As Astronaut/ Cosmonaut: Several million dollars on the simulators in US and Russia. Your portion of the cost of blast off into space and well, cost for essential supplies that you use up on the space station (water, oxygen, electricity etc) and of course the apples that you took to the space station.
As Space Tourist: 40 million dollars to get to the space station for those few days in ISS.

Wisdom: A lot of wisdom on space in general, which obviously cannot be a part of the balance sheet :(.
Selling Apples: Of course, we went there to sell apples, so our return on investment will certainly not be zero :). The shrewder businessman you are the costlier you can sell. The bigger problems with selling those apples are the point that if you were on the Shuttle to ISS, you won’t reach there so early to have fresh apples. But you can carry a lot more on the shuttle to ISS. If you were on Soyuz, you have very little space to carry such things. Another big problem is the fact that the customers on board the ISS may not be wealthy enough to buy your apples for millions of dollars to make the business viable. As they are also co-astronauts like you, they might end up to be your competitors.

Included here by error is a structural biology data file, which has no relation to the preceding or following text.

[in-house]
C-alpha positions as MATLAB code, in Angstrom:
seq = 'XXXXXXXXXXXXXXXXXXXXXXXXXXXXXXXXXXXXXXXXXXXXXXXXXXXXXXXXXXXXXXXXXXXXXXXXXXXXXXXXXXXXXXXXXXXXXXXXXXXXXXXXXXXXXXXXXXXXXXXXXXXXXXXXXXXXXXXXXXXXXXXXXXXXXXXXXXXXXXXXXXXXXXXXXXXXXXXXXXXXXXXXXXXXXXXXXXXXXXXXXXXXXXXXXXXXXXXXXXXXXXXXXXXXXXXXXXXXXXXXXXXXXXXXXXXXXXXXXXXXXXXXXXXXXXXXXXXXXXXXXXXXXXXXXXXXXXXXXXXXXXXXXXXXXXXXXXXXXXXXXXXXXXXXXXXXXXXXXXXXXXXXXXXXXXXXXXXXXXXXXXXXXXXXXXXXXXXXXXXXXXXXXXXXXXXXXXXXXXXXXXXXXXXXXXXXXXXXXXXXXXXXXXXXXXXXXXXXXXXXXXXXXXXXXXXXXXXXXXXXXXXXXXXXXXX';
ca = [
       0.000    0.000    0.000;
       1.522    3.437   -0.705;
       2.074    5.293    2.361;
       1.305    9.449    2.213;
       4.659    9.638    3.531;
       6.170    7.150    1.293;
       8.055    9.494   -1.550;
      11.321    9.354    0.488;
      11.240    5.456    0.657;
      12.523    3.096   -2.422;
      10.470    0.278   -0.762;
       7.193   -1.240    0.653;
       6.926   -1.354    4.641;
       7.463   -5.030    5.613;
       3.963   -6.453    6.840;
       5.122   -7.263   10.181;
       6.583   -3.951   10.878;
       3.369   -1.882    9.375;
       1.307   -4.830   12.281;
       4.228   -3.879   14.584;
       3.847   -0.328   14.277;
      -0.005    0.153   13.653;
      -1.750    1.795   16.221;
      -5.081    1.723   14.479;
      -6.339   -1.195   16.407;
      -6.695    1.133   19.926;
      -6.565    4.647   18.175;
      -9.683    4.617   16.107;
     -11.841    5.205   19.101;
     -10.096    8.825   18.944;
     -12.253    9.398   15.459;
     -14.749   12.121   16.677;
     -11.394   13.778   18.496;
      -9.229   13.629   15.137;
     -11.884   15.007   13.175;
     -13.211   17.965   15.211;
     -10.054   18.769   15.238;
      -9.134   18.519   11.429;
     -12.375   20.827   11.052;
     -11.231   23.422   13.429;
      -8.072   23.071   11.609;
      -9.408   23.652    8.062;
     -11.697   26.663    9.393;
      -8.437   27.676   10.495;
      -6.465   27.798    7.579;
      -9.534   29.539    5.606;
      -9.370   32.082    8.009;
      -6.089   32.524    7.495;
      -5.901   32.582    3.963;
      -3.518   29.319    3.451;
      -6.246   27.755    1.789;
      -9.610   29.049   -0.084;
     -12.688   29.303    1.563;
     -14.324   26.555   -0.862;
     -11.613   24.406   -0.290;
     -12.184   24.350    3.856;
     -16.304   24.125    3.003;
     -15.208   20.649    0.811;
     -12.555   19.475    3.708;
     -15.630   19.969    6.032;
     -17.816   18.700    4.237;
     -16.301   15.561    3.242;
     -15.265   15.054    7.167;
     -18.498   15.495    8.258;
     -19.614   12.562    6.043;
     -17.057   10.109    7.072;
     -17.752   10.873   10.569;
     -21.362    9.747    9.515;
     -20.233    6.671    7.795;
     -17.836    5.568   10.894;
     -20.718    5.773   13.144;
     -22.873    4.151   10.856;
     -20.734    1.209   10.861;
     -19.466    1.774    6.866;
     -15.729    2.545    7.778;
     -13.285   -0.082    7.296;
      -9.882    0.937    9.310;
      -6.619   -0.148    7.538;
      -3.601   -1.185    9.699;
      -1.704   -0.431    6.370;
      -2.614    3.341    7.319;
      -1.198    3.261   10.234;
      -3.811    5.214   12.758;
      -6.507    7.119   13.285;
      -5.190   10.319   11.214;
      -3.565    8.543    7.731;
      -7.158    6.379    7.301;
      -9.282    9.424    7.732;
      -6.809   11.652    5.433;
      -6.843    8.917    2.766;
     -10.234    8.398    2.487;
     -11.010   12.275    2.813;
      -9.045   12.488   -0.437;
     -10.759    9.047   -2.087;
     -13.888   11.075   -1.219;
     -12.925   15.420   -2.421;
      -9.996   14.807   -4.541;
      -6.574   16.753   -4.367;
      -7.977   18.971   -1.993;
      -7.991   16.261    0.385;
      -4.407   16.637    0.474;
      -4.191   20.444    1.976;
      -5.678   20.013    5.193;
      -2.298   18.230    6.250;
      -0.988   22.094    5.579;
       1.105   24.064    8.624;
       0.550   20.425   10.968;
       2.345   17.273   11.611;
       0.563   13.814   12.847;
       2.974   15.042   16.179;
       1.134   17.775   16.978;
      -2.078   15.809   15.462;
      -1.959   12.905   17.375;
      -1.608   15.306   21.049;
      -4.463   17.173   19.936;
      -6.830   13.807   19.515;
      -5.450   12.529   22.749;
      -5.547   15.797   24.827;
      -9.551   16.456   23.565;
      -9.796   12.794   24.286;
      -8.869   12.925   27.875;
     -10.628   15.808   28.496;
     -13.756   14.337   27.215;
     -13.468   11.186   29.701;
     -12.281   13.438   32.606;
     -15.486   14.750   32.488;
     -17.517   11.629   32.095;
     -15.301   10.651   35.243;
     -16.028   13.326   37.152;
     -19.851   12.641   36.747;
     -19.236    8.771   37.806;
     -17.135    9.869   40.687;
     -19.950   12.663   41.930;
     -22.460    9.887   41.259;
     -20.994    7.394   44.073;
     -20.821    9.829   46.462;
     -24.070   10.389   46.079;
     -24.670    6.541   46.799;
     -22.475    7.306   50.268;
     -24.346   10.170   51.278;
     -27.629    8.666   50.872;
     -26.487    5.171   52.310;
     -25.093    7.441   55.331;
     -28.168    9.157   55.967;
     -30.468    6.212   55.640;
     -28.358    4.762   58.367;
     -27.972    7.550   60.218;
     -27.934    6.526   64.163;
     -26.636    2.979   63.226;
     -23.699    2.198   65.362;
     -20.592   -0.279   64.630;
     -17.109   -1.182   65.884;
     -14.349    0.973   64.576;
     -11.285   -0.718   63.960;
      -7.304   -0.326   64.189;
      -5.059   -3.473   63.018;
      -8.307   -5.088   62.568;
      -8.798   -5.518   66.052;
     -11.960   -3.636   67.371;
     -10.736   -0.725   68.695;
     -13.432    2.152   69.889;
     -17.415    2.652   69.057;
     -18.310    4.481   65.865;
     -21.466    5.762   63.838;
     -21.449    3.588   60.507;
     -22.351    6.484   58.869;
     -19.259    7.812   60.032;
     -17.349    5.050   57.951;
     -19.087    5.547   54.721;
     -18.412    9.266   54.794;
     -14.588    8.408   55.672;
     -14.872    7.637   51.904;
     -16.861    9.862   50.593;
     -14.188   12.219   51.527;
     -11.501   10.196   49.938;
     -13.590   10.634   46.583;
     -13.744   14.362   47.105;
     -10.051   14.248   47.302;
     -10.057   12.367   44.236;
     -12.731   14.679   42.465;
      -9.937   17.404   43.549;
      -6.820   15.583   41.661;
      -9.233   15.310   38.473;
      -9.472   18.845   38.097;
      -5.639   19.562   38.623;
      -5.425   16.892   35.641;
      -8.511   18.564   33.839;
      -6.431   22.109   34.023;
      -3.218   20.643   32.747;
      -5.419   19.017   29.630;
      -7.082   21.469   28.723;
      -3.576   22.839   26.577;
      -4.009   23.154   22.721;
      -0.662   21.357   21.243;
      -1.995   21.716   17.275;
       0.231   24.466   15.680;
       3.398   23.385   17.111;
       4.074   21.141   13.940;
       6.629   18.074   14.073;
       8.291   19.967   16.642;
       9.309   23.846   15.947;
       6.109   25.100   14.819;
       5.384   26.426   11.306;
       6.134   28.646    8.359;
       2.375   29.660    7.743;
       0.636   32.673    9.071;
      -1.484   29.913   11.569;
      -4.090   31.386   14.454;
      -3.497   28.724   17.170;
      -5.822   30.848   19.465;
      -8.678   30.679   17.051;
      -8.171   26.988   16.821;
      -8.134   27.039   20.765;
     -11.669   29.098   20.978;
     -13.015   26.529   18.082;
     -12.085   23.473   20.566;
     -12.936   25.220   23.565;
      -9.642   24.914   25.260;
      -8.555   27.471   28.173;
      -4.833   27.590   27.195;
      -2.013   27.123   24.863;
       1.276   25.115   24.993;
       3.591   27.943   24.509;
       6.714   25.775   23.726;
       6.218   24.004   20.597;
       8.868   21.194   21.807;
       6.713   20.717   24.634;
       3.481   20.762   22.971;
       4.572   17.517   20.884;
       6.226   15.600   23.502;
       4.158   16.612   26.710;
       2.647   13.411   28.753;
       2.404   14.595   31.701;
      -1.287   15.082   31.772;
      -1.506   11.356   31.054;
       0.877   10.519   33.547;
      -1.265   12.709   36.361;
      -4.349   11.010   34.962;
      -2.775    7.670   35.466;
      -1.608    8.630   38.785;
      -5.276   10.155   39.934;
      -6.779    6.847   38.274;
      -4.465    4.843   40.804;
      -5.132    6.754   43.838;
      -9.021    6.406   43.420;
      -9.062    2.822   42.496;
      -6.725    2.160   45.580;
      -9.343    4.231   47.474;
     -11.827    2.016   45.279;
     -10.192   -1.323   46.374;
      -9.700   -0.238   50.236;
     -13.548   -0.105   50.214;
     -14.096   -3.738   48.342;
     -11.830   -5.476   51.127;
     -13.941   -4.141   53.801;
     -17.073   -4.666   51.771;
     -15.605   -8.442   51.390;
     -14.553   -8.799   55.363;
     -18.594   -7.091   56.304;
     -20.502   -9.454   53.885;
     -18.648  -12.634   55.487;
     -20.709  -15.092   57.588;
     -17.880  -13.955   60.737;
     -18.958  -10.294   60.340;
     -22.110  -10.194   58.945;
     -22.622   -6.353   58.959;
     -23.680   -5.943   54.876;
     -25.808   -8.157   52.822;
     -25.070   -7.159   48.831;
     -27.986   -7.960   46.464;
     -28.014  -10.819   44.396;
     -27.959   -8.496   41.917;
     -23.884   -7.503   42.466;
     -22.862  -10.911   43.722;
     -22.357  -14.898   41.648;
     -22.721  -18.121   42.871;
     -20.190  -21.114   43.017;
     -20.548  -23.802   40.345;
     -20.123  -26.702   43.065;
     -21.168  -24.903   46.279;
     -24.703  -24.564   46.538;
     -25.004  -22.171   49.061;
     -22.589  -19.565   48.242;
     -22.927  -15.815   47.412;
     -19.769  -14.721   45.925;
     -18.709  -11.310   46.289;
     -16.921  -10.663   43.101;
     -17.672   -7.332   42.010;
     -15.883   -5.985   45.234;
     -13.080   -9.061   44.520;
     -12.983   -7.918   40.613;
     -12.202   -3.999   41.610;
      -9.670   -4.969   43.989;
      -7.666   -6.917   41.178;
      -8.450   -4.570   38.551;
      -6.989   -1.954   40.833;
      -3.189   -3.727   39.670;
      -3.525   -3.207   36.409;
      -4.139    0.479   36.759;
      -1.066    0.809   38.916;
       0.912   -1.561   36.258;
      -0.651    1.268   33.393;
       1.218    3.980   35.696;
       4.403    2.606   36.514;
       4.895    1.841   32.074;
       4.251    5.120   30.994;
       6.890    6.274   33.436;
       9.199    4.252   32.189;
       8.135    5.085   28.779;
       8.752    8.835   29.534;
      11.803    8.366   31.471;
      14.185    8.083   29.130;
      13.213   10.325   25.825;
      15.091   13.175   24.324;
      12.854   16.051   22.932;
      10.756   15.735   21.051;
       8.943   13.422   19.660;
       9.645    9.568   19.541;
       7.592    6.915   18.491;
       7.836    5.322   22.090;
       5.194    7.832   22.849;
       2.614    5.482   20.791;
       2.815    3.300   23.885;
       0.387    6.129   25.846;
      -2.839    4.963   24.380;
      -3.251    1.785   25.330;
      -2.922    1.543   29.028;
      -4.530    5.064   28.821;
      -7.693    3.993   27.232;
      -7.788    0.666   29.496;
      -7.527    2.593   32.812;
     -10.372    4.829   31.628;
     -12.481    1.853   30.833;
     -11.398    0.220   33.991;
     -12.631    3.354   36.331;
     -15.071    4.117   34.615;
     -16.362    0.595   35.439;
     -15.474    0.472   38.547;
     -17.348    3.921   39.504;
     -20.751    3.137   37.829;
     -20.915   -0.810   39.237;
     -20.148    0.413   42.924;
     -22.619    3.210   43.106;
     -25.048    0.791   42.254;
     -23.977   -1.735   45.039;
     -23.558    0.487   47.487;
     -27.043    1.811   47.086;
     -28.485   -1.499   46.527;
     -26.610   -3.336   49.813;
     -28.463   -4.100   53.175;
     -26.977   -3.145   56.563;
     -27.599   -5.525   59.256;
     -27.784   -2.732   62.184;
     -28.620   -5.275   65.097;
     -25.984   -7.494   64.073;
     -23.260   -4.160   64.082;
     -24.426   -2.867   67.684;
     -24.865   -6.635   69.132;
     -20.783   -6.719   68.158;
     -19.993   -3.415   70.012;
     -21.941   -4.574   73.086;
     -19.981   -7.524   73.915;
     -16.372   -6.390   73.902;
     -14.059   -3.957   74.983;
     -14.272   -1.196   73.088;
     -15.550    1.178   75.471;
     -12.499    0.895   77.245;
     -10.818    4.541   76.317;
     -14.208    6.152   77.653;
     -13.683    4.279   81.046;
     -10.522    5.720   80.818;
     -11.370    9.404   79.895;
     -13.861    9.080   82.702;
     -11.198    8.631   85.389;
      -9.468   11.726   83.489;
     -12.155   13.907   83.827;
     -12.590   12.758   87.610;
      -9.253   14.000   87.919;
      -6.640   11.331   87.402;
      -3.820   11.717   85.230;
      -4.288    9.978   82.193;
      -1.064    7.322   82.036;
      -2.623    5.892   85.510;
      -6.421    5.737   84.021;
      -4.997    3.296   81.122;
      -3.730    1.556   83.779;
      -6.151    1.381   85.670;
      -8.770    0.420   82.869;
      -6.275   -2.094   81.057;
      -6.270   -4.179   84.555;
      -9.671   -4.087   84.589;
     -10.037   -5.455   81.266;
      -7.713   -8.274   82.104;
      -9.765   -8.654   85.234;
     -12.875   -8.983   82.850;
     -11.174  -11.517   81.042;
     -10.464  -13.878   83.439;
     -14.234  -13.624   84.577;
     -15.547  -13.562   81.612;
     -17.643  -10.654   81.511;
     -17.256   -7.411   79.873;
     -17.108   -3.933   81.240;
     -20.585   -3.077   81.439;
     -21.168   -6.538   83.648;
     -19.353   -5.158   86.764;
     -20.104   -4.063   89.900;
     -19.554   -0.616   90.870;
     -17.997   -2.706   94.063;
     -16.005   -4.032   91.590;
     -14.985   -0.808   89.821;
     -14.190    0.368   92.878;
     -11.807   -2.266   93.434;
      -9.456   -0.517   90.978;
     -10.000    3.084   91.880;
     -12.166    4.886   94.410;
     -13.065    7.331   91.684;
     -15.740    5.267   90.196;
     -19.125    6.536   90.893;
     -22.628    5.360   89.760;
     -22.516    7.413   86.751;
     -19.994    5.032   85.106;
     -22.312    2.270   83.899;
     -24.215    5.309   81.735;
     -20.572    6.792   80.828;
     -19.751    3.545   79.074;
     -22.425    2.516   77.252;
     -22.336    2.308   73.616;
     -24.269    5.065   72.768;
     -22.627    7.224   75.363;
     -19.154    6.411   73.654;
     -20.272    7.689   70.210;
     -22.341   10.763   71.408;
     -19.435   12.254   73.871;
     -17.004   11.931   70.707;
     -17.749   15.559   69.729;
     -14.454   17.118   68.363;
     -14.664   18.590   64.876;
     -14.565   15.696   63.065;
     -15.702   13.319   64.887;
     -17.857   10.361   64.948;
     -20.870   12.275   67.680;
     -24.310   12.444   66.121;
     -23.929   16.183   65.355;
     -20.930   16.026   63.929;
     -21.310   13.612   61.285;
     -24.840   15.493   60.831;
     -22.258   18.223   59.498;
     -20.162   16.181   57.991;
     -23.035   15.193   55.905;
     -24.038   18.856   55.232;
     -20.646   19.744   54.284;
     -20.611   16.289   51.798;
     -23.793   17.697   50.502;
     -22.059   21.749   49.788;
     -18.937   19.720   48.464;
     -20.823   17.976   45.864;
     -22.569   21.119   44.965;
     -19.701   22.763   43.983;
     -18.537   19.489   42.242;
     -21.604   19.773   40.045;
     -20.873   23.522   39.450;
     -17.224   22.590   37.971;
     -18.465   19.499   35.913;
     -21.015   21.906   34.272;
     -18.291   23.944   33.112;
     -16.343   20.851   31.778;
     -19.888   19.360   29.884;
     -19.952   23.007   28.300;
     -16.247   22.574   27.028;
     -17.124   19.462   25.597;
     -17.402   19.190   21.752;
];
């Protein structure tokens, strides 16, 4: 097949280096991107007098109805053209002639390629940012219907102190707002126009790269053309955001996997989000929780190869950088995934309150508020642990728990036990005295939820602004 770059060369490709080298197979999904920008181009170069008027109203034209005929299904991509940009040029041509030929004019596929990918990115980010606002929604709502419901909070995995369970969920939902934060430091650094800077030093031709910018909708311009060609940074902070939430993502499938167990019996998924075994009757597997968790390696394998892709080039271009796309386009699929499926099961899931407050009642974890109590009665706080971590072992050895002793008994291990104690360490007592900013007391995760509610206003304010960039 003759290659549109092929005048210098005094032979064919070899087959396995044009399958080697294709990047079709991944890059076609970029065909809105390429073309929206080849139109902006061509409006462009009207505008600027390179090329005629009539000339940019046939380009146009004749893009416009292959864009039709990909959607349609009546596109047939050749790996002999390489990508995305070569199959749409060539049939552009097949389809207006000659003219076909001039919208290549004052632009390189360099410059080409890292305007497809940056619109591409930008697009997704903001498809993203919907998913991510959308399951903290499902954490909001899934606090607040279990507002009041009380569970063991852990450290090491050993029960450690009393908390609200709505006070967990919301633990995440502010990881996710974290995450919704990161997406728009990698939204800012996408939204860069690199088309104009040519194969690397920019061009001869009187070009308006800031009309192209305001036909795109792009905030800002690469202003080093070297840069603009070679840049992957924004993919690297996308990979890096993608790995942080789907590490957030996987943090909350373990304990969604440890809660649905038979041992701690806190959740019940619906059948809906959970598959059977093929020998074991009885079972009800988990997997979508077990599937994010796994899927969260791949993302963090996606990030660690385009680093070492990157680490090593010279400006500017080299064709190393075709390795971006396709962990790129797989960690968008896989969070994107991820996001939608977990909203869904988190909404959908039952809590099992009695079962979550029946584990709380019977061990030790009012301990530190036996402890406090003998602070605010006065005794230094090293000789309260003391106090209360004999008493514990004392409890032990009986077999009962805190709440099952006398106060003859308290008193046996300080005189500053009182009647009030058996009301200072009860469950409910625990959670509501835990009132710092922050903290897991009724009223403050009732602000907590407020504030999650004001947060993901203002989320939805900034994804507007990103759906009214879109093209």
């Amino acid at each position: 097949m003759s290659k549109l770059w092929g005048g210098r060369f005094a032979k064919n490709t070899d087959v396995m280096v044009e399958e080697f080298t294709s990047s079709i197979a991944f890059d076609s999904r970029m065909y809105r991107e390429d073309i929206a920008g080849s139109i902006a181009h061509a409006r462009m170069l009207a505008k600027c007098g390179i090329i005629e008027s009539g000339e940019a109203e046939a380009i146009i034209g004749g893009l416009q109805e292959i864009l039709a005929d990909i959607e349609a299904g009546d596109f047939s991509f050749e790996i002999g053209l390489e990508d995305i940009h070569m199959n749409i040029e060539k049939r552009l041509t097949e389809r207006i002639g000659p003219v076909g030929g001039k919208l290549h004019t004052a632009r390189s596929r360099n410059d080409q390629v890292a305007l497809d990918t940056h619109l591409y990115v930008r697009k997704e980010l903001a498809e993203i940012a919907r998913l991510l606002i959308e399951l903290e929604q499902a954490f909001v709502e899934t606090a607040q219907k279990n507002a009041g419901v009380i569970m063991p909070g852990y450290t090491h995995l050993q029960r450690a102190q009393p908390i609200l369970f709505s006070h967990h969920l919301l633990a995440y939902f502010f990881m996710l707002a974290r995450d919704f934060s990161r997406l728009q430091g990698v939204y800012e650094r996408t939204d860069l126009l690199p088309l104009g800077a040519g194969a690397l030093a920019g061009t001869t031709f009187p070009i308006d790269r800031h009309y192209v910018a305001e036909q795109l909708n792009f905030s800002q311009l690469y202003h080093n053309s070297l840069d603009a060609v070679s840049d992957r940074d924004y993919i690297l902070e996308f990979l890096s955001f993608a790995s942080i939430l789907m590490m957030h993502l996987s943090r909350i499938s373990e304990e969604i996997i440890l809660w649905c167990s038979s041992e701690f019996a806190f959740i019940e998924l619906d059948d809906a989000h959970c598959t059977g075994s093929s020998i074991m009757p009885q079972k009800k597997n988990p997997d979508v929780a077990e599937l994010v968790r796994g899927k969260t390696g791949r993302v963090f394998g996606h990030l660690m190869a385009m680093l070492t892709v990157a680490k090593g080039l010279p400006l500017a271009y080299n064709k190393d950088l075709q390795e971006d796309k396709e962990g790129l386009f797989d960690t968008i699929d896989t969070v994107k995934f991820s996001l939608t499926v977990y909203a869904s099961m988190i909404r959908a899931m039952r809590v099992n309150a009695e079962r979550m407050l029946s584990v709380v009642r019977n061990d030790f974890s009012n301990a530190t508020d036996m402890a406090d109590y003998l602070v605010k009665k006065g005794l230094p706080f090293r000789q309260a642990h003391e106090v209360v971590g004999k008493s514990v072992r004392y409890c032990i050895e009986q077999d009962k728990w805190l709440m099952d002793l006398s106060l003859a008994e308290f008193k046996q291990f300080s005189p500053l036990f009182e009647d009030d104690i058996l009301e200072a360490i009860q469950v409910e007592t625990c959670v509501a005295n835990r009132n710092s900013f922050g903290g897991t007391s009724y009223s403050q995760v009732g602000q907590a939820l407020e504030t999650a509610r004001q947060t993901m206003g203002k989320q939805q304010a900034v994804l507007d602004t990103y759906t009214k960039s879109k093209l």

What’s the final say?
It is not a viable business plan to sell apples on the Space station (as you might have guessed).

Wednesday, March 05, 2008

Why flying with Superman is dangerous

This blog post is all about explaining why flying (as a human) with Superman (being carried by him), is a not so great thing. This post is basically about trying to reason something logical with illogical assumptions, hence does not hold any real world value, but a lot of fun value.